Thursday, 24 October 2013

Accessing C. G. Jung 2. Jung's writing

On the Nature of the Psyche resting on The Red Book
I often take On the Nature of the Psyche to read on journeys, as it my favorite of all Jung's works, but I never take the The Red Book. In fact, the latter does not even fit on my desk and I have to read it at the kitchen table. If you order the latter, free shipping is an obvious bonus! It is the largest book that I own and I had to adjust the height of a bookshelf to accommodate it. The story of the publication of The Red Book makes fascinating reading, and you can also listen to a series of eighteen audio lectures on 'Jung and The Red Book: Liber Novus', presented by Lance Owens MD. and watch a four hour web seminar: "The Red Book of C. G. Jung - Its Meaning for Our Age" presented by Dr. Stephan A. Hoeller to a conference of the Theosophical Society in America on November 20th, 2010. This gives you an idea of the importance of this work.

However, I would not recommend either The Red Book or On the Nature of the Psyche as your first introduction to the writing of C. G. Jung. Instead, I have chosen two works that I feel are the perfect introduction to Jung's psychology. Which one you read first is up to you -- get them both and then decide.

The first is The Portable Jung (Portable Library). It is edited by Joseph Campbell, and his sixteen page Editor's Introduction is essential reading before you delve into its contents. He starts:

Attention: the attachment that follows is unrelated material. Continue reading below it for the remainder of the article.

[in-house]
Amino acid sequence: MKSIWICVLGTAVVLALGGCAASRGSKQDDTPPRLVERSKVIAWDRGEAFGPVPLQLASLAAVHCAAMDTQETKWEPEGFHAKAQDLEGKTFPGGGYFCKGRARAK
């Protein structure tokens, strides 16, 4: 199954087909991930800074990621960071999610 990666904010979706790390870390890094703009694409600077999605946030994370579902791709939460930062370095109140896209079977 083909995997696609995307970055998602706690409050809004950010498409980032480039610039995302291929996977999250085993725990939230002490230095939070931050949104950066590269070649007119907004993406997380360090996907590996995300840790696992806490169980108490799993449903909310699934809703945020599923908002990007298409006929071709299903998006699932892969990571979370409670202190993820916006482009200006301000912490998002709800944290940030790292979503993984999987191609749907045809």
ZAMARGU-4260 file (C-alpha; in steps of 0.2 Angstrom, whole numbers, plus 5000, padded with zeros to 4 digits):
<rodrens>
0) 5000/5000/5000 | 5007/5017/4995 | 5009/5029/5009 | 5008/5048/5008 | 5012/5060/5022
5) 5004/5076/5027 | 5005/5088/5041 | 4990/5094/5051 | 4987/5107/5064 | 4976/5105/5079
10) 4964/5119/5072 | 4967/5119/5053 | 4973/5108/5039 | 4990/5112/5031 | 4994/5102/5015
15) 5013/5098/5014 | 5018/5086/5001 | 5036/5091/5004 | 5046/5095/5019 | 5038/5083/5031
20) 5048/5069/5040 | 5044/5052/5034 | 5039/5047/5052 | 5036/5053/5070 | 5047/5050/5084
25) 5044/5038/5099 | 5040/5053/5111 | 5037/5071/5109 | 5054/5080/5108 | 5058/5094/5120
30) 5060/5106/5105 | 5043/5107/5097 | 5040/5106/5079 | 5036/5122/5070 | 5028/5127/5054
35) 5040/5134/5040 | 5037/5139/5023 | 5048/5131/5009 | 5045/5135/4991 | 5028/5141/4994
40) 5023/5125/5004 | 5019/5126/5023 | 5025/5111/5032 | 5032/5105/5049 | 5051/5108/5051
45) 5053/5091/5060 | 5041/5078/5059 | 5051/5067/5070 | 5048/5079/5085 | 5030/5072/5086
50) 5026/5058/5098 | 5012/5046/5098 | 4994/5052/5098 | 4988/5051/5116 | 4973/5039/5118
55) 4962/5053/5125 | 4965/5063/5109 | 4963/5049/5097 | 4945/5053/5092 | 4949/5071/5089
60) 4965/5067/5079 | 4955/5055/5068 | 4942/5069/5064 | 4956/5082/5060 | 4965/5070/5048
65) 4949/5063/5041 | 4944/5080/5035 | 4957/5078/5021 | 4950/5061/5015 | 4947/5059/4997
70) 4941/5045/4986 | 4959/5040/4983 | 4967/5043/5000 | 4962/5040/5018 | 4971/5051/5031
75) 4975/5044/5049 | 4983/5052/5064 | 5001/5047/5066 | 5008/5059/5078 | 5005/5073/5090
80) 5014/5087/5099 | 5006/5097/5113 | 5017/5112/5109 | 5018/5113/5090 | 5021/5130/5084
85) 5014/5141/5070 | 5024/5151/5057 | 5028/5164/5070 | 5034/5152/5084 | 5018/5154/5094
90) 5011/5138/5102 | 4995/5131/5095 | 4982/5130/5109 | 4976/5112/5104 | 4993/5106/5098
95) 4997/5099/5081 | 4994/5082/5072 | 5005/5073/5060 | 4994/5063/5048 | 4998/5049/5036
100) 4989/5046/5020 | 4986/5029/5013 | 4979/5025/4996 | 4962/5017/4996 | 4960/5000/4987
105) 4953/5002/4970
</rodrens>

"The first task, on approaching such a mobile model of the living psyche as Carl G. Jung's, must be to become familiar as quickly as possible with its variables. To this end I have opened this anthology with papers introducing the elementary terms and themes of Jung's Psychology. Once acquainted with these, the reader will be prepared to range at will through The Collected Works; and my second aim, consequently, has been to provide a usable guide to that treasury of learning. For Jung was not only a medical man but a scholar in the grand style, whose researches, particularly in comparative mythology, alchemy, and the psychology of religion, have inspired and augmented the findings of an astonishing number of the leading creative scholars of our time."
For those of you who commonly skip introductions, I must say that Joseph Campbell's introduction, which includes a biography of Jung, is not only informative but is delightful reading. It could stand as a publication in its own right.

My second recommendation is Memories, Dreams, Reflections. The blurb at the link says it all.

One of the problems in buying Jung's works is that the papers selected by various editors for their volumes varies considerably so unless you only purchase his major works you will end up with a lot of duplication. Campbell's collection, with its introduction, is inexpensive and so well ordered that this should be of no concern in that respect, but the best way to avoid the problem for subsequent purchases is to focus on volumes of The Collected Works. Besides, they will look much more orderly on your bookshelves! The Wikipedia link also includes the other works that are not part of that series.

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